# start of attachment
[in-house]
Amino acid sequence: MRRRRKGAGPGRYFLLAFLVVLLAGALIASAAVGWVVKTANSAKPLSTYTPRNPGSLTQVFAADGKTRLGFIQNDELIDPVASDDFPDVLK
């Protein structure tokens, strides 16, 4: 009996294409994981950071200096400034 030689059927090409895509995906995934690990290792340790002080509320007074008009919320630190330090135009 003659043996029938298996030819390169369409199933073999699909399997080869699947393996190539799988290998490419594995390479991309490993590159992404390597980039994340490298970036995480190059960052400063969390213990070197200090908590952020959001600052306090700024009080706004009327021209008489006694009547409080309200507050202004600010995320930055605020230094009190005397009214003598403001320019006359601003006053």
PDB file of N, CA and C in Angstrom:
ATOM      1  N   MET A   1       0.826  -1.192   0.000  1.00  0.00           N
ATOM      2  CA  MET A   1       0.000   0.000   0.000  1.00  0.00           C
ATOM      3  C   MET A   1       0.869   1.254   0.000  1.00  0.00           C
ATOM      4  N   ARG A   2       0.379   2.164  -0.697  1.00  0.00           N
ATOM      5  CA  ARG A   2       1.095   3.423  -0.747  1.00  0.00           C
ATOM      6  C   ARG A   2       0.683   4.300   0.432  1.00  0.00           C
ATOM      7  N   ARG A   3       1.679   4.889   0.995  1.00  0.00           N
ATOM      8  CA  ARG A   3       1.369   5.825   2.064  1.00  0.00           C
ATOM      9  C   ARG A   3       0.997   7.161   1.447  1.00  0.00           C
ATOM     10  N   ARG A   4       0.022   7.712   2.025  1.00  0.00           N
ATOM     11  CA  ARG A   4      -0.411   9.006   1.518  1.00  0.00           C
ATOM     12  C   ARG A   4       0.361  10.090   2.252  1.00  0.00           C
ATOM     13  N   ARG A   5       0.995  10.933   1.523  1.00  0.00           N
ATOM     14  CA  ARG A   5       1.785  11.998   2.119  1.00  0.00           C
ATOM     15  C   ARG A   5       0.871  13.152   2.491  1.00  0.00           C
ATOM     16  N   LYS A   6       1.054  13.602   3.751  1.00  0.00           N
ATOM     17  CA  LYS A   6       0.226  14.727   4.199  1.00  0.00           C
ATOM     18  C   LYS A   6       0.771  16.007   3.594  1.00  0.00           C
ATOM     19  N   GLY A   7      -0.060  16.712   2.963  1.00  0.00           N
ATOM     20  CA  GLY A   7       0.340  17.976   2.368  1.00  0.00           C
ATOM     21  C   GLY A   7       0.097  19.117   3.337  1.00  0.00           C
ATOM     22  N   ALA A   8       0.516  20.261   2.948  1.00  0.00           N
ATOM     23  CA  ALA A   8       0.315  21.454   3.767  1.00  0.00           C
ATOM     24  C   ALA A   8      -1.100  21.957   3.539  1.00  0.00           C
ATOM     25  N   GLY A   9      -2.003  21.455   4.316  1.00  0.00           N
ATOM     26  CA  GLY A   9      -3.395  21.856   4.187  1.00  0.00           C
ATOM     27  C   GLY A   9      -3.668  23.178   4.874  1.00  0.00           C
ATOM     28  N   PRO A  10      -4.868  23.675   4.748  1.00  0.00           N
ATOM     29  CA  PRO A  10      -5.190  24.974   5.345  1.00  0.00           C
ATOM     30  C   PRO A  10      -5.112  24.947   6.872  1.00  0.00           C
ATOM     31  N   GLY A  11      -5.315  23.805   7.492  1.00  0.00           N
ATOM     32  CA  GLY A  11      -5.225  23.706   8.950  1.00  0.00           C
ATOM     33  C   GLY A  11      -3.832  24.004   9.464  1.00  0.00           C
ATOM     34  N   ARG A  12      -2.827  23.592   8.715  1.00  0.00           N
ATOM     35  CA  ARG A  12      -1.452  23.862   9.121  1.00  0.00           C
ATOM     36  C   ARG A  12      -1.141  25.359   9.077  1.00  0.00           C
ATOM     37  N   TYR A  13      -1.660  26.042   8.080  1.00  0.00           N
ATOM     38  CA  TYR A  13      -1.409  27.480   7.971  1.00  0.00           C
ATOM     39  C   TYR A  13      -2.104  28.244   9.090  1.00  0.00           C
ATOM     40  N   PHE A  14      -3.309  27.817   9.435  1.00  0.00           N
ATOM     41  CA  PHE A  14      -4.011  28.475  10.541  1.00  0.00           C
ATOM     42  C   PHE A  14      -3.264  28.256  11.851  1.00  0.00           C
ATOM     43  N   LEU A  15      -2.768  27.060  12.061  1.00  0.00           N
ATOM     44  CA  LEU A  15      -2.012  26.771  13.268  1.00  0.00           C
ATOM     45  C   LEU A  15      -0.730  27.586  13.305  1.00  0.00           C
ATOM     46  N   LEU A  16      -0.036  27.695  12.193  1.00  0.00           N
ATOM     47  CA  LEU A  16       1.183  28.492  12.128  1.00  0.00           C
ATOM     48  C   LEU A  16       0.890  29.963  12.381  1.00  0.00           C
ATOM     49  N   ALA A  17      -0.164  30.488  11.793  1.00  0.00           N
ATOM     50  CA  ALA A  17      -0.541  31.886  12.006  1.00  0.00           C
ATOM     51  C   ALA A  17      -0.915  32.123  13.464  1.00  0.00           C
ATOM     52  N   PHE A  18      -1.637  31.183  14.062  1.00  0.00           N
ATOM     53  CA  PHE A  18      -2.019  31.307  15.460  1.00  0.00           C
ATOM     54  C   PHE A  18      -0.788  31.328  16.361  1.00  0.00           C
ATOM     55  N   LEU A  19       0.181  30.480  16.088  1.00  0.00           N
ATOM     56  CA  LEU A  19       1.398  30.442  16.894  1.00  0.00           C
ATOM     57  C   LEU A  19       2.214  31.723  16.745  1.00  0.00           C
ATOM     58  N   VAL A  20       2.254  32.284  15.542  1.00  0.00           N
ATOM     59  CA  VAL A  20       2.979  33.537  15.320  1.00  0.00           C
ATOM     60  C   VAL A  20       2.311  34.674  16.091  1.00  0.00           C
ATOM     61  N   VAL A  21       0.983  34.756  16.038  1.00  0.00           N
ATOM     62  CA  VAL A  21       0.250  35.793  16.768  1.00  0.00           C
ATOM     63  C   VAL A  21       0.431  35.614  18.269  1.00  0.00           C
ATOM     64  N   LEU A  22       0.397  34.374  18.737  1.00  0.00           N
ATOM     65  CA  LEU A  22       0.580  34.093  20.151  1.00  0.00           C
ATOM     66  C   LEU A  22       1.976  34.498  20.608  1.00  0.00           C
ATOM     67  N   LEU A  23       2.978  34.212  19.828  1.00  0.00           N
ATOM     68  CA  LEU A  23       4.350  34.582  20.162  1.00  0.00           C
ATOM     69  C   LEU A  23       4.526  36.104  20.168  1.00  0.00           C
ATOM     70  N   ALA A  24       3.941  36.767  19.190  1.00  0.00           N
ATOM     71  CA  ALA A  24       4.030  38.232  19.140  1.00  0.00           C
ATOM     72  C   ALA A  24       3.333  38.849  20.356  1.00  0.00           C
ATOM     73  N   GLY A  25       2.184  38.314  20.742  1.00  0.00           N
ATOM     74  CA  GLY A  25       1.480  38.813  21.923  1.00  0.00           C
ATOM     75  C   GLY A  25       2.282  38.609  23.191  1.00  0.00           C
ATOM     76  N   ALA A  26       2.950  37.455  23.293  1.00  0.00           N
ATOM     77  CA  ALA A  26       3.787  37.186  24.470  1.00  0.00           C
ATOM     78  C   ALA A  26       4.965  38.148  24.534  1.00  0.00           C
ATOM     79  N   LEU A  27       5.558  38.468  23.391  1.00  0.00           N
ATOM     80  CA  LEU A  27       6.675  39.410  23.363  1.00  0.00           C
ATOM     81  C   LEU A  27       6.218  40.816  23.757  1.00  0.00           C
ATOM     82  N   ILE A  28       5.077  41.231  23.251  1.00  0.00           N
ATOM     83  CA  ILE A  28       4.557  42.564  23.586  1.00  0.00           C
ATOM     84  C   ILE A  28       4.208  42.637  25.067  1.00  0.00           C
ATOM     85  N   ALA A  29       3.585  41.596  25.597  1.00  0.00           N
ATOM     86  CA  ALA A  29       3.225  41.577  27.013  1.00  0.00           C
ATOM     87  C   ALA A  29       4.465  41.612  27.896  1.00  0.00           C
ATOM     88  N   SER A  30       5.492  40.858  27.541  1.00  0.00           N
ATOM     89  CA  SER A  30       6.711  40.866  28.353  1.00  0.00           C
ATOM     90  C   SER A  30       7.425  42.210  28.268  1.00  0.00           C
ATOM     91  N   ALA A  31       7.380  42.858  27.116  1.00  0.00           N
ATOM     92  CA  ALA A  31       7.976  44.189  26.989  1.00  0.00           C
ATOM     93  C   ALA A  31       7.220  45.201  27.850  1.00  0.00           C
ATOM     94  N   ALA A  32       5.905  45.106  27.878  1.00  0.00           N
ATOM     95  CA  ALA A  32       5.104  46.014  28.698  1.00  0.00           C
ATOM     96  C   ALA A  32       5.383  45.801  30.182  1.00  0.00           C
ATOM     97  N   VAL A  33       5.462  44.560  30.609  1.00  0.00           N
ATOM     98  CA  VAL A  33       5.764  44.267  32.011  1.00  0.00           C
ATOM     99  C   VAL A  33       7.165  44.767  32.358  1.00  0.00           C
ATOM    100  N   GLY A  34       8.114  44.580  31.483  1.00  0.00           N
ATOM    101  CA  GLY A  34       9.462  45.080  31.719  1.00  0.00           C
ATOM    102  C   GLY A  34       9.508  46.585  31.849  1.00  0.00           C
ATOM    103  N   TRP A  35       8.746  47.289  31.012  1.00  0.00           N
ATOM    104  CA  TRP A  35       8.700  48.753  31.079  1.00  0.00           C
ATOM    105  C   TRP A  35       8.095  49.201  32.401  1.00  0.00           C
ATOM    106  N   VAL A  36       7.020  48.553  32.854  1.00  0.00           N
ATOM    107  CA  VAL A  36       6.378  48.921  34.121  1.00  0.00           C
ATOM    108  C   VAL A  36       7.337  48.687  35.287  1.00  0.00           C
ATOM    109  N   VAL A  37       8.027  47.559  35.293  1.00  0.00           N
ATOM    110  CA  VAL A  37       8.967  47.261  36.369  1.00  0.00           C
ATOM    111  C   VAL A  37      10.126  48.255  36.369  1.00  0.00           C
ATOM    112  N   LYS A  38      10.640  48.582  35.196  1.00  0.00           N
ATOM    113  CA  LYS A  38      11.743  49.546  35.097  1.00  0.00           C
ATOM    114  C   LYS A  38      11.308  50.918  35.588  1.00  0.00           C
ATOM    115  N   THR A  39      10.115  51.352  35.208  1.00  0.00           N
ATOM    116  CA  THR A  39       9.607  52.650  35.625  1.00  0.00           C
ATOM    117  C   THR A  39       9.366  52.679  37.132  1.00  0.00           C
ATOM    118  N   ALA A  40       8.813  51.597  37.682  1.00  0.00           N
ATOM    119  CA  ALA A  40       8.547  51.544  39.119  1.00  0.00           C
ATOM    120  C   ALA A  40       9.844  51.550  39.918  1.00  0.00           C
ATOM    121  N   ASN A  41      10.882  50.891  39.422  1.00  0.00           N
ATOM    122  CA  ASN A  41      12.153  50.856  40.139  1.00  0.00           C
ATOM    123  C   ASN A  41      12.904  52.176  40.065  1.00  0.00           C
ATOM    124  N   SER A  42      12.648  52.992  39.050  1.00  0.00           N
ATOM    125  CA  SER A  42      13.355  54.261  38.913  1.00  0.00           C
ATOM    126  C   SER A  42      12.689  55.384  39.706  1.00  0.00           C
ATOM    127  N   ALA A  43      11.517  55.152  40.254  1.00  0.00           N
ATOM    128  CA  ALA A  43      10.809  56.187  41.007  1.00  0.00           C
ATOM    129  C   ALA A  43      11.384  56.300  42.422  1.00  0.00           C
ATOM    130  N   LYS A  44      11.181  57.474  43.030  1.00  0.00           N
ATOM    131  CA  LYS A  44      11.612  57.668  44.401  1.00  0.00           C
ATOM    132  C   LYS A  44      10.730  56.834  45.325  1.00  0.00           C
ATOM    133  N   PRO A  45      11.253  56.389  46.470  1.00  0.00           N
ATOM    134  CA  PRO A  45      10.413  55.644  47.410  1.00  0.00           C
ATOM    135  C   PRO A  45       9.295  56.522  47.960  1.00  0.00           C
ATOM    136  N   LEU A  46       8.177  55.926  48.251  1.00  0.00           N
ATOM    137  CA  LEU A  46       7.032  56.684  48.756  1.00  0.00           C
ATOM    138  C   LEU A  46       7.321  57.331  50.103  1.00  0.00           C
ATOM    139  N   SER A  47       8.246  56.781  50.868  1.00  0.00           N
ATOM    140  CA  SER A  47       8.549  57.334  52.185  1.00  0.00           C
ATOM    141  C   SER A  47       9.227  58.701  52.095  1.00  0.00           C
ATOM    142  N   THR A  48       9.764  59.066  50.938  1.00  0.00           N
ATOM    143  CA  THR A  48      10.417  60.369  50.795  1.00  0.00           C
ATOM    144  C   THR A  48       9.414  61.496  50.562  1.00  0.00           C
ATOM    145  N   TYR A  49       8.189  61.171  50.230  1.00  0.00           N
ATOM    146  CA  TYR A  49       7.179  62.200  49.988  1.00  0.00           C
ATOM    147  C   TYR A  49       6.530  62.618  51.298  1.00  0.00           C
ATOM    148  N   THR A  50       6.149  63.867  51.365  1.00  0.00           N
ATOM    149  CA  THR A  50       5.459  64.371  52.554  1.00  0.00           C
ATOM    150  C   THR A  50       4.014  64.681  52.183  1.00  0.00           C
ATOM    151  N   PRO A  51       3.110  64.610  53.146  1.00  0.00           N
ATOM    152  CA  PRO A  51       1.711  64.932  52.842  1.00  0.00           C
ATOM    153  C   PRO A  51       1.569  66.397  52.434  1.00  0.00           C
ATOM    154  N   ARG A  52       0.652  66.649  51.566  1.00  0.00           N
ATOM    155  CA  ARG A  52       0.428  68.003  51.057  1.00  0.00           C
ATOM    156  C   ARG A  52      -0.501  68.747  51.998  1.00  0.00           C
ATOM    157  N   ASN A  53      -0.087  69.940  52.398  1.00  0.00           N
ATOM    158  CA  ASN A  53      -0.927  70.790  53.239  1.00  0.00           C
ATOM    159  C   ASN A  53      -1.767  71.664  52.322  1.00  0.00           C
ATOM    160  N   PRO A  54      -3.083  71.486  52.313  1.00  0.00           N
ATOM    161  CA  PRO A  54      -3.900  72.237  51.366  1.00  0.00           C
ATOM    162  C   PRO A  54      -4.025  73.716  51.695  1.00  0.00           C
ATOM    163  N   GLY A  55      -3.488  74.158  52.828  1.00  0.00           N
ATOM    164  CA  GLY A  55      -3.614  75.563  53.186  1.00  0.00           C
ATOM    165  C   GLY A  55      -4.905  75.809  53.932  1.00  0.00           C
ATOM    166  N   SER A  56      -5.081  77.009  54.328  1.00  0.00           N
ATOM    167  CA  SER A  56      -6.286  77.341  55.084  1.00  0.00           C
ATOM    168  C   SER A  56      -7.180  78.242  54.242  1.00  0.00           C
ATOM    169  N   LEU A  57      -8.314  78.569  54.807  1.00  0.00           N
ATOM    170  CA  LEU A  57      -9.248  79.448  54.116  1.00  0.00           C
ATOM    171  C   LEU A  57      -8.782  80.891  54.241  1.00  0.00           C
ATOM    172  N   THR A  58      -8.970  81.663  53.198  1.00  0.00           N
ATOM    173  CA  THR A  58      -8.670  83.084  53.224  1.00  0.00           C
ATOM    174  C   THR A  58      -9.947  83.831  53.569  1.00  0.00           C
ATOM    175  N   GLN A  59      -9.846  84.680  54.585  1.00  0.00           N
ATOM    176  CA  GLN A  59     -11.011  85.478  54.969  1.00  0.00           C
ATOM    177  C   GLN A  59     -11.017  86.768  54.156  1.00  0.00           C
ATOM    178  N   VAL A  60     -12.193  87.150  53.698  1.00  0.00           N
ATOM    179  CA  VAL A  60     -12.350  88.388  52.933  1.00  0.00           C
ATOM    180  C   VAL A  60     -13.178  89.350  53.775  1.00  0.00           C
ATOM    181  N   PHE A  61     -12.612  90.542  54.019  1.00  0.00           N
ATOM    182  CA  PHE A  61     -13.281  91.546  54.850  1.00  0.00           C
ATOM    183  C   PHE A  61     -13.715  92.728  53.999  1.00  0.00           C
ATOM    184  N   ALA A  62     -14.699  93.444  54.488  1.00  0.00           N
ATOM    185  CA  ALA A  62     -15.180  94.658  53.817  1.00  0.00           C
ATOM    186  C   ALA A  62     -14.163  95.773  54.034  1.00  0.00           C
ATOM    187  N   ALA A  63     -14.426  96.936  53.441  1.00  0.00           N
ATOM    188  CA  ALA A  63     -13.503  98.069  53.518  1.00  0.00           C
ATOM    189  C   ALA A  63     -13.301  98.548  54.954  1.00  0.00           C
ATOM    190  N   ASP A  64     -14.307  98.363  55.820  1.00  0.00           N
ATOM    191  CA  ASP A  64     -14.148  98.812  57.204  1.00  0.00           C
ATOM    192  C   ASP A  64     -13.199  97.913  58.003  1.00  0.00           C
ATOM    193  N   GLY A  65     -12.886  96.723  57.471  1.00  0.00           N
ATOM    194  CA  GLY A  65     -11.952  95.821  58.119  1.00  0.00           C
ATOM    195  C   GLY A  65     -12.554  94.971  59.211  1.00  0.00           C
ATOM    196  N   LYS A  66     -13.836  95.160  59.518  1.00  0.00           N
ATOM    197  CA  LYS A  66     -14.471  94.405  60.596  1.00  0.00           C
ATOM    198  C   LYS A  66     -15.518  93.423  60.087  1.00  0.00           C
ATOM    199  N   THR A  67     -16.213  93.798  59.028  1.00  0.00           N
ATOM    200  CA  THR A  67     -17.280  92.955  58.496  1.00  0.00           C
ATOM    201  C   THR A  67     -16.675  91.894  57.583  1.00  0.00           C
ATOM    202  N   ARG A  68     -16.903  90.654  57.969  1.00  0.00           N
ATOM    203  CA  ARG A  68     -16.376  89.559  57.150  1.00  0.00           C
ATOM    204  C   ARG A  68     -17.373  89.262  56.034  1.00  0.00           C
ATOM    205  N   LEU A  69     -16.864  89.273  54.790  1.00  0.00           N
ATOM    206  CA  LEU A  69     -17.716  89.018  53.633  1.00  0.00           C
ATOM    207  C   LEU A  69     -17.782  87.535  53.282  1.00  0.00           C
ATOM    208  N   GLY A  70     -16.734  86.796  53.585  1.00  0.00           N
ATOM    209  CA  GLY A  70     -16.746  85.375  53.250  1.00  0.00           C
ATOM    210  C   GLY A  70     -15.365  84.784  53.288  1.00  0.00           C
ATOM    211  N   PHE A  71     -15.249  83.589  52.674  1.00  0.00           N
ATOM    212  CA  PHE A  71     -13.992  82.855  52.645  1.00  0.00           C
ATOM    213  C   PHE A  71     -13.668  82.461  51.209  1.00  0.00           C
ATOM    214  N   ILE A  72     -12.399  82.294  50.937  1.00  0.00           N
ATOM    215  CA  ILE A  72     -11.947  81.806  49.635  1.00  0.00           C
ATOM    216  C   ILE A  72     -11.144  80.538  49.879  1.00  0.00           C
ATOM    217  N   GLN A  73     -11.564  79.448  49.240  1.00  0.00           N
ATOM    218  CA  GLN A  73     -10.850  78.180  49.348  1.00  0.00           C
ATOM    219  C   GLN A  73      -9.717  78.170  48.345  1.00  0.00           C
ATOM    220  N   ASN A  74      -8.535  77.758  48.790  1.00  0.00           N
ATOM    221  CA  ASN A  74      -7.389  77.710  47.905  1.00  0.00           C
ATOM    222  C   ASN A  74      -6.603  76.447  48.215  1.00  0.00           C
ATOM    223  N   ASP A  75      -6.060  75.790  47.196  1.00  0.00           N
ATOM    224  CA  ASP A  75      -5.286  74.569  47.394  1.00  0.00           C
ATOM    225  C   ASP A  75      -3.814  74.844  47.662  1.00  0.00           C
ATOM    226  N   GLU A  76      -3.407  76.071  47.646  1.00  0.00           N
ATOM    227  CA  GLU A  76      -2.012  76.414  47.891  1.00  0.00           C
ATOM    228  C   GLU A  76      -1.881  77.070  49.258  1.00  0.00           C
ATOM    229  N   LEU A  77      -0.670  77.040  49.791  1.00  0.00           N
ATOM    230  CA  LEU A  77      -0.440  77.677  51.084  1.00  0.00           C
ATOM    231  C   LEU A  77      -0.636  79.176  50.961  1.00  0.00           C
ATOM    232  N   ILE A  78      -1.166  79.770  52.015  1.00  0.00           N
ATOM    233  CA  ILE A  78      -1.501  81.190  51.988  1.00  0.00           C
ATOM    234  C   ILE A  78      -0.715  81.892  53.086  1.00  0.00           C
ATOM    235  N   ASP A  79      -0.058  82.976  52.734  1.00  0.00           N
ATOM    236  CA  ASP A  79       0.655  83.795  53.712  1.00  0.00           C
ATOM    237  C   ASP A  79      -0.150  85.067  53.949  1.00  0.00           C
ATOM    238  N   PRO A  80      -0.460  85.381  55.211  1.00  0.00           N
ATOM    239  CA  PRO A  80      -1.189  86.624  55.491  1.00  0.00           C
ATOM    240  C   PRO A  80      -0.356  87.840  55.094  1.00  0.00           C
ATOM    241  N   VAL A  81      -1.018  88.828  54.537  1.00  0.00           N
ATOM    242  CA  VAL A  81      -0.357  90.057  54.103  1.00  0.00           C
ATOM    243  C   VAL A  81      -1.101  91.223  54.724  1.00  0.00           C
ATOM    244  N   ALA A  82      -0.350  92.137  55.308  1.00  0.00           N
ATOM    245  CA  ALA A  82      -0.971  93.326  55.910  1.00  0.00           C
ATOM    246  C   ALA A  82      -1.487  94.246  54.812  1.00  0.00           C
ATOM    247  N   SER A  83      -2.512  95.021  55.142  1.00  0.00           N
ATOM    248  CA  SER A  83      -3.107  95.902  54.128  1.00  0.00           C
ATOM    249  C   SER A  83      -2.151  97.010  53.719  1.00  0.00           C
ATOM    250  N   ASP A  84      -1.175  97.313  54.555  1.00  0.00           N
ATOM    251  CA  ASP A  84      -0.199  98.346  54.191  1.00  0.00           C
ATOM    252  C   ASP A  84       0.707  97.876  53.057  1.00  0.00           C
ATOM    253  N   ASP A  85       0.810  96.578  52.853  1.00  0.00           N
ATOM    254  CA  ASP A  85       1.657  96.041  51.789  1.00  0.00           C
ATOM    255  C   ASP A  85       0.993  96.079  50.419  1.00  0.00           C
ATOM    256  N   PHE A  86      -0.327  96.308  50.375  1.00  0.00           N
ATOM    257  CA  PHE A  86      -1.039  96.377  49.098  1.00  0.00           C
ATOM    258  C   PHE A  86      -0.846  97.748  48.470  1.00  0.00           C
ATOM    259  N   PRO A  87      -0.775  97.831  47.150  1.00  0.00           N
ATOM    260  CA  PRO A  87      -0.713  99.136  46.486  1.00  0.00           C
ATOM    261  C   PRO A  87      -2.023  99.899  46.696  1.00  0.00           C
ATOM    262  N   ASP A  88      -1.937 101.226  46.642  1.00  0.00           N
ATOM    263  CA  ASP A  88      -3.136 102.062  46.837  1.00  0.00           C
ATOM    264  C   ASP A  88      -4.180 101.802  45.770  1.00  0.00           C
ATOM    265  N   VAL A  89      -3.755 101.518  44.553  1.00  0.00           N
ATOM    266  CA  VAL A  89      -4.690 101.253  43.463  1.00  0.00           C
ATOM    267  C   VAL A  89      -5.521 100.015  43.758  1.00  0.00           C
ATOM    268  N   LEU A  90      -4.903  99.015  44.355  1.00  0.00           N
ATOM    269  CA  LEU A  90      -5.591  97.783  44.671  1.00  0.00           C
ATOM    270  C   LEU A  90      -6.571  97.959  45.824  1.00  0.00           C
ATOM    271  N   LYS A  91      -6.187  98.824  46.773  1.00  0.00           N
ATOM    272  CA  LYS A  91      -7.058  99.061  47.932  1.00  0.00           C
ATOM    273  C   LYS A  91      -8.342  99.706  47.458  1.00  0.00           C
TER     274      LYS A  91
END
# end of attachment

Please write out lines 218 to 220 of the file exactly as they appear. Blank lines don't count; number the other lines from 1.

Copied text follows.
ATOM    214  N   ILE A  72     -12.399  82.294  50.937  1.00  0.00           N
ATOM    215  CA  ILE A  72     -11.947  81.806  49.635  1.00  0.00           C
ATOM    216  C   ILE A  72     -11.144  80.538  49.879  1.00  0.00           C